Miranda is a charming mare with a fine temper when fresh, who can pull some snarly faces in the stable, but generally she has a wonderful personality and plenty of talent to go with it. Winning Graded races is always great but for a good-looking mare by Camelot this win in the Yorkshire Rose Mare’s Hurdle was significant for her future as a broodmare. I obviously hope we get to enjoy her for a good bit longer as a racemare, but when she does eventually retire to the paddocks she will do so with a good pedigree and that all-important black type which makes certain she will have a lovely home for life. Nothing short of what she deserves.
9. A January six-timer
Saturday 9th January, Wincanton, Kempton and a rearranged Chepstow. January is never all that busy for Paul, in fact up until this season he had never had more than 10 winners in the month. This Saturday in question though helped put that record right and gave me one of the finest days of the season. I headed to a freezing Chepstow where Pozo Emery and Storm Arising did their stuff, the Wincanton team got the job done with hugely promising Flash Collonges and Capeland while Harry and Paul headed to Kempton to win with Barbados Buck’s, Mcfabulous and Master Tommytucker.
It was one of those days that just when you thought it could not get better it did. Macfabulous has always been a horse I love so it was great to see him do the business but also fantastic for owner breeders Tony Fear and Louise Cabble to watch their Tommytucker win, despite giving everyone heart failure at the last.
We are lucky enough to enjoy doubles or trebles with some regularity, but a six-timer was very cool indeed.
8. Next Destination’s season
This highlight is not a moment, or a race for the matter, this is an entire season. In an earlier life, Next Destination had the world at his feet, placed in a Ballymore Novice hurdle he then went on to win the Grade One novice hurdle over three miles at Punchestown, stardom surely ensued.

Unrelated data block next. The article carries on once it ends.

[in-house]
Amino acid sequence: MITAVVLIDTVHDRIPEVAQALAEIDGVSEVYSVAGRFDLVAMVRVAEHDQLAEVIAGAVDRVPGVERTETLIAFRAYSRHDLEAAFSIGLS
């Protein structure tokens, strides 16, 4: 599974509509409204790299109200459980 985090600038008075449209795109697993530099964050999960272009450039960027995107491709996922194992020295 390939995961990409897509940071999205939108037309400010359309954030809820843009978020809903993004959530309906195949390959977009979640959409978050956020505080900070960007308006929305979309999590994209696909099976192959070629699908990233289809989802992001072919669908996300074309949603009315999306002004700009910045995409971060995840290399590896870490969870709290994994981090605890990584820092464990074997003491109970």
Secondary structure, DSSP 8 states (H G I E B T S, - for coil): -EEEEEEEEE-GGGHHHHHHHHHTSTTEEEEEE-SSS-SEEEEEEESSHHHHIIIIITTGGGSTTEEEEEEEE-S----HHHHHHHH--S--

Sadly for the subsequent three years, he was plagued by injury preventing him from racing at all in that period, so when Mr Denmark entrusted Paul with him in June it felt like one last roll of the dice with what is clearly a talented, but fragile horse.
It was very clear from the start, that we were dealing with a wonderfully natured horse who, despite a fair degree of rust, seemed to have retained all his enthusiasm and enjoyment for his work.
Paul and Clifford, along with Charlie who rides and looks after him, eventually found a routine for him that worked, a routine that included weekly sessions on the water treadmill combined with a different kind of work day including two steep hill trots as well as his hill cantering. Eventually he became ready to start.
A run behind British super mare Roksana at Weatherby started things off nicely before our lad notched a brace of Grade Two novice chases to add to his already impressive cv at Newbury and Warwick, where his bold, accurate jumping came to the fore.
He then went onto the Cheltenham Festival for the NH Chase where he found only Galvin too good in a race where a slightly faster pace might have suited. However, it was still a really good season that would not have been possible without a huge amount of a patience from Mr Denmark, a well thought out routine from Paul and Clifford, care every day from Charlie and hours of physio work from Theresa Dufosee.